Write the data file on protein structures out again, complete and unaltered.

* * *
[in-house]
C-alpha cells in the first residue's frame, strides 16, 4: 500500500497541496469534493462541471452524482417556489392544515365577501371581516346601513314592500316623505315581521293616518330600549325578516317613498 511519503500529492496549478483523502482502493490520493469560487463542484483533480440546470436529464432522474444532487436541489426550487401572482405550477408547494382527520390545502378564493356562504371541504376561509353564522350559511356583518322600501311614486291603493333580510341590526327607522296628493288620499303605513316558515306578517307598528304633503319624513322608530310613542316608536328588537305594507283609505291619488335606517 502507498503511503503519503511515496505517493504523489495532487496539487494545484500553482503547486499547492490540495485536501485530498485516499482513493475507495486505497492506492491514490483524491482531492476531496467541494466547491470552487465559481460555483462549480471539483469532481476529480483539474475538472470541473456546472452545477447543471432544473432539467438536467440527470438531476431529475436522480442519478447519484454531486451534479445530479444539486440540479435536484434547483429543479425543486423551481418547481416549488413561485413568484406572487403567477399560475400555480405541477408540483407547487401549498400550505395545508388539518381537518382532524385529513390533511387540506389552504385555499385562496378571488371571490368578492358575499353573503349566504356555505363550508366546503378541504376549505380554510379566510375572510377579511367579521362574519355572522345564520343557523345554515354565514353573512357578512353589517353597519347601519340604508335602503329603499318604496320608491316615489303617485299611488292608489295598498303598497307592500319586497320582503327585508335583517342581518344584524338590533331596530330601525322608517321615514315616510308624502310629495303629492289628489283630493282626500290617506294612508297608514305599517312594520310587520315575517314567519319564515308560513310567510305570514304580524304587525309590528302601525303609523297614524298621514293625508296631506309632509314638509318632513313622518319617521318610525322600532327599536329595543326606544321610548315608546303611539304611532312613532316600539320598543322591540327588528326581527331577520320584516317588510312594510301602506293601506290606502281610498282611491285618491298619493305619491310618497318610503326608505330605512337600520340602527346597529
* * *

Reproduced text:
[in-house]
C-alpha cells in the first residue's frame, strides 16, 4: 500500500497541496469534493462541471452524482417556489392544515365577501371581516346601513314592500316623505315581521293616518330600549325578516317613498 511519503500529492496549478483523502482502493490520493469560487463542484483533480440546470436529464432522474444532487436541489426550487401572482405550477408547494382527520390545502378564493356562504371541504376561509353564522350559511356583518322600501311614486291603493333580510341590526327607522296628493288620499303605513316558515306578517307598528304633503319624513322608530310613542316608536328588537305594507283609505291619488335606517 502507498503511503503519503511515496505517493504523489495532487496539487494545484500553482503547486499547492490540495485536501485530498485516499482513493475507495486505497492506492491514490483524491482531492476531496467541494466547491470552487465559481460555483462549480471539483469532481476529480483539474475538472470541473456546472452545477447543471432544473432539467438536467440527470438531476431529475436522480442519478447519484454531486451534479445530479444539486440540479435536484434547483429543479425543486423551481418547481416549488413561485413568484406572487403567477399560475400555480405541477408540483407547487401549498400550505395545508388539518381537518382532524385529513390533511387540506389552504385555499385562496378571488371571490368578492358575499353573503349566504356555505363550508366546503378541504376549505380554510379566510375572510377579511367579521362574519355572522345564520343557523345554515354565514353573512357578512353589517353597519347601519340604508335602503329603499318604496320608491316615489303617485299611488292608489295598498303598497307592500319586497320582503327585508335583517342581518344584524338590533331596530330601525322608517321615514315616510308624502310629495303629492289628489283630493282626500290617506294612508297608514305599517312594520310587520315575517314567519319564515308560513310567510305570514304580524304587525309590528302601525303609523297614524298621514293625508296631506309632509314638509318632513313622518319617521318610525322600532327599536329595543326606544321610548315608546303611539304611532312613532316600539320598543322591540327588528326581527331577520320584516317588510312594510301602506293601506290606502281610498282611491285618491298619493305619491310618497318610503326608505330605512337600520340602527346597529